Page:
The original version of this article, by Edward Carr, appeared on Open the Echo Chamber
After reading a lot of news and blog posts on the situation in the Horn of Africa, I feel the need to make something clear: The drought in the Horn of Africa is not the cause of the famine we are seeing take shape in southern Somalia. We are being pounded by a narrative of this famine that more or less points to the failure of seasonal rains as its cause…which I see as a horrible abdication of responsibility for the human causes of this tragedy.
First, I recommend that anyone interested in this situation – or indeed in food security and famine more generally, to read Mike Davis’ book Late Victorian Holocausts. It is a very readable account of massive famines in the Victorian era that lays out the necessary intersection of weather, markets, and politics to create tragedy – and also makes clear the point that rainfall alone is poorly correlated to famine. For those who want a deeper dive, have a look at the lit review (pages 15-18) of my article “Postmodern Conceptualizations, Modernist Applications: Rethinking the Role of Society in Food Security” to get a sense of where we are in contemporary thinking on food security. The long and short of it is that food insecurity is rarely about absolute supplies of food – mostly it is about access and entitlements to existing food supplies. The Horn of Africa situation does actually invoke outright scarcity, but that scarcity can be traced not just to weather – it is also about access to local and regional markets (weak at best) and politics/the state (Somalia lacks a sovereign state, and the patchy, ad hoc governance provided by Al Shabaab does little to ensure either access or entitlement to food and livelihoods for the population).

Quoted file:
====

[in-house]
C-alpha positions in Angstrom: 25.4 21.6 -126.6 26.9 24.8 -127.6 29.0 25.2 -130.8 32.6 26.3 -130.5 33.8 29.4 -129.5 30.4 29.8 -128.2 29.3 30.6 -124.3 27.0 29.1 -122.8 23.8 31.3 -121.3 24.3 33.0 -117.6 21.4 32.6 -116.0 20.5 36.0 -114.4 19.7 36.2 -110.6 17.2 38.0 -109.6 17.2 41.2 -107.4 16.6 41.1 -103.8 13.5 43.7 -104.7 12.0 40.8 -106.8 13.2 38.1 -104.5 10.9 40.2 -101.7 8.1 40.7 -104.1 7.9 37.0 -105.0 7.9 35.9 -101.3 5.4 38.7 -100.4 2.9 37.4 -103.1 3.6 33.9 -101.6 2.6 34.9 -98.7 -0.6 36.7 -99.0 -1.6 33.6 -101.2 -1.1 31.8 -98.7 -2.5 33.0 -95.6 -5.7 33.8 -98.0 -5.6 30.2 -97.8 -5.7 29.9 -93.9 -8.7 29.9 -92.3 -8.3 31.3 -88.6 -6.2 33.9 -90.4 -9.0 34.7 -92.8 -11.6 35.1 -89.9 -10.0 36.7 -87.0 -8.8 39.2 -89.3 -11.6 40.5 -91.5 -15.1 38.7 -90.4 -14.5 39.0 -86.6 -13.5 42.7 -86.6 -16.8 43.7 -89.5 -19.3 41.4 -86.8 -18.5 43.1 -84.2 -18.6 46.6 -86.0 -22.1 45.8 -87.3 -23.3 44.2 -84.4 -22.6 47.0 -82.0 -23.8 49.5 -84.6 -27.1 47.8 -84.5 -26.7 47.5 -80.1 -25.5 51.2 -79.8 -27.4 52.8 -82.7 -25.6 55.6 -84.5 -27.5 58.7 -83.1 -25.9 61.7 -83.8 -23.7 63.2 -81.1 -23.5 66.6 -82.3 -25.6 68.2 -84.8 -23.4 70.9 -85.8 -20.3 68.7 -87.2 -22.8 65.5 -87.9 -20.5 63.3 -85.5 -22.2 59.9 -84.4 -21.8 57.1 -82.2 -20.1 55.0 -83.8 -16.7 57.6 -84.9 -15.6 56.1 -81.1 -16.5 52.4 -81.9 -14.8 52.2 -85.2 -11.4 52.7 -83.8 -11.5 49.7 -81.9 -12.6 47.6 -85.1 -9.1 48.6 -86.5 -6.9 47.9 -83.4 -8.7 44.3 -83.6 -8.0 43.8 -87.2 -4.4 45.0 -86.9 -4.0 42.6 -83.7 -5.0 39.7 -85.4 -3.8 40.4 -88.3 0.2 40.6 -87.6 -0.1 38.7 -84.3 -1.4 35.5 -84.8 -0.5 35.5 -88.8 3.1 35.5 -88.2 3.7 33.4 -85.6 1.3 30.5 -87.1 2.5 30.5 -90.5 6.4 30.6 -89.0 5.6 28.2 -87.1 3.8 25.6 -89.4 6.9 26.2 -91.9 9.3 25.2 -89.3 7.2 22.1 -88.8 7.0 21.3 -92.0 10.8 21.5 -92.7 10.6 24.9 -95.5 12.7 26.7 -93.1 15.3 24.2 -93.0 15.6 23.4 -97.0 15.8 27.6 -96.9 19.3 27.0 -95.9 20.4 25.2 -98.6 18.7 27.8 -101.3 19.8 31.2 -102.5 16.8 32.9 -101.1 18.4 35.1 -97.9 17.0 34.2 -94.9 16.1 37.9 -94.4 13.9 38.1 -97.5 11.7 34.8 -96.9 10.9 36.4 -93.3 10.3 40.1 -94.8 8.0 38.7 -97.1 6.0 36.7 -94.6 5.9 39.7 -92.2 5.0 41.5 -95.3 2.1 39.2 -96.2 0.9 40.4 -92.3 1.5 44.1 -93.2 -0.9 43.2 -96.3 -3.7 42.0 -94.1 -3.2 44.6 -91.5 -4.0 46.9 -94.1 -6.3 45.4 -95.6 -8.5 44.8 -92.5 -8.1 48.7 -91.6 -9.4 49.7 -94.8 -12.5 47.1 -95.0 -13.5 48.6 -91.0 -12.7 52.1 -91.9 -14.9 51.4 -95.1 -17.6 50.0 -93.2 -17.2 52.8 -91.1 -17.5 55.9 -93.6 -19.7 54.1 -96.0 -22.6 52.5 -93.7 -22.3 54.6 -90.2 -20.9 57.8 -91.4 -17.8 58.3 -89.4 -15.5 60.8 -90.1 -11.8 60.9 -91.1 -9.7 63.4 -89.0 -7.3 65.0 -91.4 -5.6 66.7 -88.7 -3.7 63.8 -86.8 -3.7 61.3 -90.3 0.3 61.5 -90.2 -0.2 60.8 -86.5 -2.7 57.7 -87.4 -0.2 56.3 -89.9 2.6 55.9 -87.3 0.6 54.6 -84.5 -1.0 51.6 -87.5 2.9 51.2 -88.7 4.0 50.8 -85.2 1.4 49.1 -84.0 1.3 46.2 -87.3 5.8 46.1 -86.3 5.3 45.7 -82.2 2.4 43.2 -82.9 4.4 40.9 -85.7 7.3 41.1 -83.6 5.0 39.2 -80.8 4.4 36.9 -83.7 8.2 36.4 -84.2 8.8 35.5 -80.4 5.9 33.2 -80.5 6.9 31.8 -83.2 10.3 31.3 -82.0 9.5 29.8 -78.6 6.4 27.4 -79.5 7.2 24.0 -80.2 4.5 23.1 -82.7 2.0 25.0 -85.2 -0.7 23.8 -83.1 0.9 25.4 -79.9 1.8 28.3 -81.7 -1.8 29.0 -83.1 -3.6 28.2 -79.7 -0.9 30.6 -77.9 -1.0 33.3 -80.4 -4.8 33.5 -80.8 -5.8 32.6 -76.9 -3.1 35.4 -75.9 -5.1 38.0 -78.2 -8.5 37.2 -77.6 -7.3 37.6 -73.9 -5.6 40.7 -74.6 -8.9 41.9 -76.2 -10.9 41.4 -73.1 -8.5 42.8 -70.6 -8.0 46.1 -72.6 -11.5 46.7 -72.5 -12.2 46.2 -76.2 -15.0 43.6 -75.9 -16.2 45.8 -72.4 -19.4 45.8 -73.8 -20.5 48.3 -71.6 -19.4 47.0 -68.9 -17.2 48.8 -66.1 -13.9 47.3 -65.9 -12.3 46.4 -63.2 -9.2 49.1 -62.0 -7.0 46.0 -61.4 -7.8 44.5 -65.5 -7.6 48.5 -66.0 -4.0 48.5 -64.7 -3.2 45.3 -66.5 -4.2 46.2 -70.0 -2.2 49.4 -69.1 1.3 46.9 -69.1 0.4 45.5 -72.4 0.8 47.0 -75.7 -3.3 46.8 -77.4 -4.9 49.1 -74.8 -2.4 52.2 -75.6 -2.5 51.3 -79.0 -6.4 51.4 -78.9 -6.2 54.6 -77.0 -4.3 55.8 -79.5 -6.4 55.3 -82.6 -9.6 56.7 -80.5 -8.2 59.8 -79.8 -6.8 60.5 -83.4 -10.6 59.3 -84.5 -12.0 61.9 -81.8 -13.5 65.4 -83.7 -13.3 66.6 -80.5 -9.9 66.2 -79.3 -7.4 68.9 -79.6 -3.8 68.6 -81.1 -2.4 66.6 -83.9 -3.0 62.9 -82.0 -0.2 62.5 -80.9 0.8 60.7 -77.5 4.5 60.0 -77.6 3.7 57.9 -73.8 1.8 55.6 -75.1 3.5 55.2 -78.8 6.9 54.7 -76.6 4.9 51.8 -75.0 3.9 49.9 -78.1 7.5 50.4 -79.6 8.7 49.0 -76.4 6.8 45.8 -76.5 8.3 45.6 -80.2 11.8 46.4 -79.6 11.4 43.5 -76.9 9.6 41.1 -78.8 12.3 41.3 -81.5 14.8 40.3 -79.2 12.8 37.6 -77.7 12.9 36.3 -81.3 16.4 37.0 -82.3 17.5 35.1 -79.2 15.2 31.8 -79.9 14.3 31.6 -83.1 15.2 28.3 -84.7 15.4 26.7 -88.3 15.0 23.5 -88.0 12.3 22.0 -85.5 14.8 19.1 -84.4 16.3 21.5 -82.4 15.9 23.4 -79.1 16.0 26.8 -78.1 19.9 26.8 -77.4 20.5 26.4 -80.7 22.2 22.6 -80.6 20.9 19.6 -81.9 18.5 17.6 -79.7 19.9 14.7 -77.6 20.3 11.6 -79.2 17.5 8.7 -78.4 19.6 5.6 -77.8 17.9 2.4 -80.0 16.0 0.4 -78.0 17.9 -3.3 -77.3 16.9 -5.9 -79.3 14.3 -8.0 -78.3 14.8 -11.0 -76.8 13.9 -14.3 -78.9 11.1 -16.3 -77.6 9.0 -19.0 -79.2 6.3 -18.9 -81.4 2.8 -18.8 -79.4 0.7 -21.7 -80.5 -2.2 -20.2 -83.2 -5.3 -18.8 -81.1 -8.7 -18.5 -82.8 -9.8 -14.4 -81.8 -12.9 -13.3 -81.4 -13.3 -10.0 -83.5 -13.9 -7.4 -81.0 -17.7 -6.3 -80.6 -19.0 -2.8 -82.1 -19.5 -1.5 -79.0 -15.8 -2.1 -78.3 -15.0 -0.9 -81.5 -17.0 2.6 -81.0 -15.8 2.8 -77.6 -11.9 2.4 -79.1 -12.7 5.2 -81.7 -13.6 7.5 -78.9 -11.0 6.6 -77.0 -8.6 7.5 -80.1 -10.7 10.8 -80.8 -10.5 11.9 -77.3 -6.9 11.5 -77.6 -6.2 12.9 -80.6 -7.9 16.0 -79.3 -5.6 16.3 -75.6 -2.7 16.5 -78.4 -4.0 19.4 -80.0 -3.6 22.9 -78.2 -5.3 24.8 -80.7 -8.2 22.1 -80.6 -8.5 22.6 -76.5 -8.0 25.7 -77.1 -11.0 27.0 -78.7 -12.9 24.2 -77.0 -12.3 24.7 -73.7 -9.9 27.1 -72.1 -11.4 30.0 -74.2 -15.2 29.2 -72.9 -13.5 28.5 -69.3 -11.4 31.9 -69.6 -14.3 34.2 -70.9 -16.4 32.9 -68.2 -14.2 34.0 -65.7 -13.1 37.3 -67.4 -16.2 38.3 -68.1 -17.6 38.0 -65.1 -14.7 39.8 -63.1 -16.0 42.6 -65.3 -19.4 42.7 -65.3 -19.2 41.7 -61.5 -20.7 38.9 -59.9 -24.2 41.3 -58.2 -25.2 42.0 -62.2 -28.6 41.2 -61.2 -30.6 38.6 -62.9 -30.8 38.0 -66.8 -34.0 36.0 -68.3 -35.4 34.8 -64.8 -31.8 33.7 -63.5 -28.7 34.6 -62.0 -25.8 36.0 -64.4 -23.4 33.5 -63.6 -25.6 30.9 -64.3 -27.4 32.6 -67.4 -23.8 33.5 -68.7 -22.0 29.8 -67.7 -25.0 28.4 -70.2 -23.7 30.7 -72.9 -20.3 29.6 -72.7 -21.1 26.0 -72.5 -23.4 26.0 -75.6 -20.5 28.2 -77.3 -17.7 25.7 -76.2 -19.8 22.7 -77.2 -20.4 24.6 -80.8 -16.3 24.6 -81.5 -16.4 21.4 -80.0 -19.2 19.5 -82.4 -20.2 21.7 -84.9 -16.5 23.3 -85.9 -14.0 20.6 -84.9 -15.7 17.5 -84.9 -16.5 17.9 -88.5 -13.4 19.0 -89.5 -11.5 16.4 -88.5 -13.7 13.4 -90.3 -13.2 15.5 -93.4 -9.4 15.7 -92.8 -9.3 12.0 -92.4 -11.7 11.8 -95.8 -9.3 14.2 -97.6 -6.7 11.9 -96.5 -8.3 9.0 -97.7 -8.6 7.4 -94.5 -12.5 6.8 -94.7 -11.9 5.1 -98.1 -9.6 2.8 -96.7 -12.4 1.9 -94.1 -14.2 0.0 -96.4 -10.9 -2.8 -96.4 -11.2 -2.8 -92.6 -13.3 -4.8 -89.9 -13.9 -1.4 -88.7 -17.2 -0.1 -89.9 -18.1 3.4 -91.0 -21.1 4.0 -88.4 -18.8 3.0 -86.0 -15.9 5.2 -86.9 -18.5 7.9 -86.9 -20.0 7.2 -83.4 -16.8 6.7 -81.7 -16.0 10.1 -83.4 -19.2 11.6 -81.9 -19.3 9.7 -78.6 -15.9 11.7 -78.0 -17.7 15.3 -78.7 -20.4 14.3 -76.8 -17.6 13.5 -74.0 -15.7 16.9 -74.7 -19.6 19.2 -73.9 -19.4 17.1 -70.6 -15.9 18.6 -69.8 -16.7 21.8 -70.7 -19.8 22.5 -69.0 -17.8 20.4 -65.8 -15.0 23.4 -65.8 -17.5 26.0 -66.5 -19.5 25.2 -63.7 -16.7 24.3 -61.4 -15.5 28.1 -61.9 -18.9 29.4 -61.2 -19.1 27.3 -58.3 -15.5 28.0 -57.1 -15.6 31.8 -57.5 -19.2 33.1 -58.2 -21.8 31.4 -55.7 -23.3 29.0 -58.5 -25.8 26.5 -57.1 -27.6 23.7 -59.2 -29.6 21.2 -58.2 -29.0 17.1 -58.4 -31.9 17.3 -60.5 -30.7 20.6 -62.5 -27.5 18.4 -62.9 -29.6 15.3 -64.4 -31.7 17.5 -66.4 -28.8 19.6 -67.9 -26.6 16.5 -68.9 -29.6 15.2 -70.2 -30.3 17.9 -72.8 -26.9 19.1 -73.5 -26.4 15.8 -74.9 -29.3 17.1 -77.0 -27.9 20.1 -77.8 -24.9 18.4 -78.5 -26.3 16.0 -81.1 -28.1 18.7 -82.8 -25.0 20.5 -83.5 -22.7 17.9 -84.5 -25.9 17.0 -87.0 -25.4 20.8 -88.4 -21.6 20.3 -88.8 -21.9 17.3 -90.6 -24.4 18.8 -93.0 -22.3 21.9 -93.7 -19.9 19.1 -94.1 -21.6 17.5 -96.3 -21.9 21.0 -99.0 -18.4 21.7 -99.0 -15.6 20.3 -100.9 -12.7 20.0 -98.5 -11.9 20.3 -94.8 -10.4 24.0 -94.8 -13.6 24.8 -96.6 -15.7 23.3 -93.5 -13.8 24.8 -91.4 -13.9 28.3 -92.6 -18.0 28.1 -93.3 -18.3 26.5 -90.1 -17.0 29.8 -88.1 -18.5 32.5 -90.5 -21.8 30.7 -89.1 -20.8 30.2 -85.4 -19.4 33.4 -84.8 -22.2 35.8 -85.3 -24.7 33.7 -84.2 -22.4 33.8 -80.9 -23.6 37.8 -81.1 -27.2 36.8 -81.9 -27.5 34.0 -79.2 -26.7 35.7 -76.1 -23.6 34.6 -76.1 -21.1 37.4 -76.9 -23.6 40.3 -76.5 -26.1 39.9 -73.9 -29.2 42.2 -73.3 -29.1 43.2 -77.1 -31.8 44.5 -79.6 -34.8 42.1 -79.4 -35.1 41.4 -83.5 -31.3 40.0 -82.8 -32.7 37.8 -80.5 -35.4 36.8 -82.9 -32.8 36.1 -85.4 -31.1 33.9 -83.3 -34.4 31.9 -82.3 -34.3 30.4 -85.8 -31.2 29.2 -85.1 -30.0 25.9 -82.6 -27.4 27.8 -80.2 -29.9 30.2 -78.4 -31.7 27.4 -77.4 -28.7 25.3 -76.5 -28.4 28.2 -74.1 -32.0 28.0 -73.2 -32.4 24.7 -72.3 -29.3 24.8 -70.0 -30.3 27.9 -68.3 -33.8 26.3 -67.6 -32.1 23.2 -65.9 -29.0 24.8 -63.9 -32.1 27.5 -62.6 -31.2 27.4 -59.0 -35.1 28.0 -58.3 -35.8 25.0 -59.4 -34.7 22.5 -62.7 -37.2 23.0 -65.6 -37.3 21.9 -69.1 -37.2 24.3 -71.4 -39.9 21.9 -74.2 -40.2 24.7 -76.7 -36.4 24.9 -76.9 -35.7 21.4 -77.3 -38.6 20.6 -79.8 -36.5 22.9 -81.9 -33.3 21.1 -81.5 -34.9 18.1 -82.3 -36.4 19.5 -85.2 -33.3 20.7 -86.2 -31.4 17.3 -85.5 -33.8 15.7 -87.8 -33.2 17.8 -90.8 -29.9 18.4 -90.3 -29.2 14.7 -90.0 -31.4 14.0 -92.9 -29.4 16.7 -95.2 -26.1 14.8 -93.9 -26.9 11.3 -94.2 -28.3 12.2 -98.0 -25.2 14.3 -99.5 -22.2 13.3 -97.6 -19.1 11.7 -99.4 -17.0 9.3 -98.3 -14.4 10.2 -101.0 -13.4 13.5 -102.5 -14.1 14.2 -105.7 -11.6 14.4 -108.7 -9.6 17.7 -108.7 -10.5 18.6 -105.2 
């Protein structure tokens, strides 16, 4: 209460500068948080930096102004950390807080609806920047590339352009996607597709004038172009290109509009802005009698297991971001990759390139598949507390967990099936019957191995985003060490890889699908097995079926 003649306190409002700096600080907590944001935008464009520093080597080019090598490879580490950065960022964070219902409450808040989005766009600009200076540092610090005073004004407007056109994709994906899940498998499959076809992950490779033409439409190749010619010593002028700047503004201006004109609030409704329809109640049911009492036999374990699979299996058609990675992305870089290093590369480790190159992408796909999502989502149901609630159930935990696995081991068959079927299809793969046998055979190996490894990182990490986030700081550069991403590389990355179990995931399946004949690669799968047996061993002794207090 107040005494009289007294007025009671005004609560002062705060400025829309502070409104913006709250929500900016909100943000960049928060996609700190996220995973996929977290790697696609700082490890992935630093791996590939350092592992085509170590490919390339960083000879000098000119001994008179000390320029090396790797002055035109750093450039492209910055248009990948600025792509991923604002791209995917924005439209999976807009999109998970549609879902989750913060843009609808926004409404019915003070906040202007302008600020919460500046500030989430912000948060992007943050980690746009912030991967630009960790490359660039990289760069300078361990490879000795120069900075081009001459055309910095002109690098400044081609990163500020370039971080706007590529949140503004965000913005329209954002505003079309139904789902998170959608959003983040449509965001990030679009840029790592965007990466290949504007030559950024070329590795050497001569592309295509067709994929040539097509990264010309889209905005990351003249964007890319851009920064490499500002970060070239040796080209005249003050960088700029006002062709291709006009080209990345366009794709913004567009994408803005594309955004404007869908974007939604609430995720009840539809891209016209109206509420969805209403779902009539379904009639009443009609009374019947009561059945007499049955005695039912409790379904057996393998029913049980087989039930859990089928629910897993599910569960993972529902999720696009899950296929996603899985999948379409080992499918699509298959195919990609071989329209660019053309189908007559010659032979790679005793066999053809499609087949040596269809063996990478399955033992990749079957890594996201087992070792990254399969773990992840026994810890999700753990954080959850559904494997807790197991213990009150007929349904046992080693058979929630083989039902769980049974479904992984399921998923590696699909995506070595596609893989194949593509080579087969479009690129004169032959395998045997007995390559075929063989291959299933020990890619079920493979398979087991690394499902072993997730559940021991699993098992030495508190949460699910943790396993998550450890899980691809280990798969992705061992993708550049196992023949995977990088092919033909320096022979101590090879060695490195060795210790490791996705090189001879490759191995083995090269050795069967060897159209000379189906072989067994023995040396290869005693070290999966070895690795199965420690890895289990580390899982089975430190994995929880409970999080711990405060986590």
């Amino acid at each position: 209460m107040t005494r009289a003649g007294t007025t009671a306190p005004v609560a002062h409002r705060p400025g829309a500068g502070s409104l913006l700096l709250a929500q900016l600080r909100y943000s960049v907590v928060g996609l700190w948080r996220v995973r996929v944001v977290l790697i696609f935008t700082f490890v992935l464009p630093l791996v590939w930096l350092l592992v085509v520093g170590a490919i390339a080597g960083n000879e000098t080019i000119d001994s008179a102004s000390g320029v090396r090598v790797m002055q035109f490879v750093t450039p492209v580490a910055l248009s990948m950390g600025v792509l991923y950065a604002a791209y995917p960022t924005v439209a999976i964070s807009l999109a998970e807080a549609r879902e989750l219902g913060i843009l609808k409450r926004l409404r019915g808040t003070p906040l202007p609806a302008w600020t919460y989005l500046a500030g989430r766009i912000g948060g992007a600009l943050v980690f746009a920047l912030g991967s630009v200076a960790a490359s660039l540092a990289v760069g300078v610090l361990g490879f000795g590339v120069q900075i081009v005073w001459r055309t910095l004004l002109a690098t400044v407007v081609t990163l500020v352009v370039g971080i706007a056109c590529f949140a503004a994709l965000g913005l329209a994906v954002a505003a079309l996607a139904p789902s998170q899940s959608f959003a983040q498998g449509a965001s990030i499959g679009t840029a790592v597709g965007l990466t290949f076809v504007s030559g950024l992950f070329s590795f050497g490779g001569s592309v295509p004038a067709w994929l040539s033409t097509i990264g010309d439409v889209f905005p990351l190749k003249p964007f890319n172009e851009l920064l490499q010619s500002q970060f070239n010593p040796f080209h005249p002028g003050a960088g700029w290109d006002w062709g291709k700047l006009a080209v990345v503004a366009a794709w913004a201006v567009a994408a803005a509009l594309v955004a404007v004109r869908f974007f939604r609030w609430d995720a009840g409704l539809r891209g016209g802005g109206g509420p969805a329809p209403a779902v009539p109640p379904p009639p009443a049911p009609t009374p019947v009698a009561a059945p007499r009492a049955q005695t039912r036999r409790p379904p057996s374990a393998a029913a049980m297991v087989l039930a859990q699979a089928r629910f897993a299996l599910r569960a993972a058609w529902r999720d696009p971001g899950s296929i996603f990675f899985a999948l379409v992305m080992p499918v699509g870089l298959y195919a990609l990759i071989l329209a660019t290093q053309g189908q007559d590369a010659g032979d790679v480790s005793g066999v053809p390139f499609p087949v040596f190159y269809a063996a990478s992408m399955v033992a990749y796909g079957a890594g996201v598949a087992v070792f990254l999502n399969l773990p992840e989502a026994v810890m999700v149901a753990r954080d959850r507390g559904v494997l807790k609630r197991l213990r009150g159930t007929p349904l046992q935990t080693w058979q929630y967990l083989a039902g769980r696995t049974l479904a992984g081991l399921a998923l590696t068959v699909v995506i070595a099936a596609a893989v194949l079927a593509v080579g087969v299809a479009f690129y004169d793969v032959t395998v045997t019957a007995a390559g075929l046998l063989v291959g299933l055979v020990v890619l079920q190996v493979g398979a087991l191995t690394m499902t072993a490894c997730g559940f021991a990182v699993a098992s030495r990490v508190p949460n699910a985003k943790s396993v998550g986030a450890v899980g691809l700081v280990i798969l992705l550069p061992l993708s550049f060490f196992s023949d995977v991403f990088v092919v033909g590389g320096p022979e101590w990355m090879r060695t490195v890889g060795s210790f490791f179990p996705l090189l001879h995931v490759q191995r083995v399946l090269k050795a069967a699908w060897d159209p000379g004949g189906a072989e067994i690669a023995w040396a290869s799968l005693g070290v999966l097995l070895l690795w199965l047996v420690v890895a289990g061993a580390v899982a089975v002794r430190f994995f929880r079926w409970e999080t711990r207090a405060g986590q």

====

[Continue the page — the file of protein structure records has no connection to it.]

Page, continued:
For those who doubt this, look at the Famine Early Warning System Network (FEWS NET) maps I put in previous posts here and here (Editor: also above). Famine stops at the Somali border. I assure you this is not a political manipulation of the data – it is the data we have. Basically, the people without a functional state and collapsing markets are being hit much harder than their counterparts in Ethiopia and Kenya, even though everyone is affected by the same bad rains, and the livelihoods of those in Somalia are not all that different than those across the borders in Ethiopia and Kenya. Rainfall is not the controlling variable for this differential outcome, because rainfall is not really variable across these borders where Ethiopia, Kenya, and Somalia meet.
Continue reading on Open the Echo Chamber.
Image Credit: FEWS NET and Edward Carr.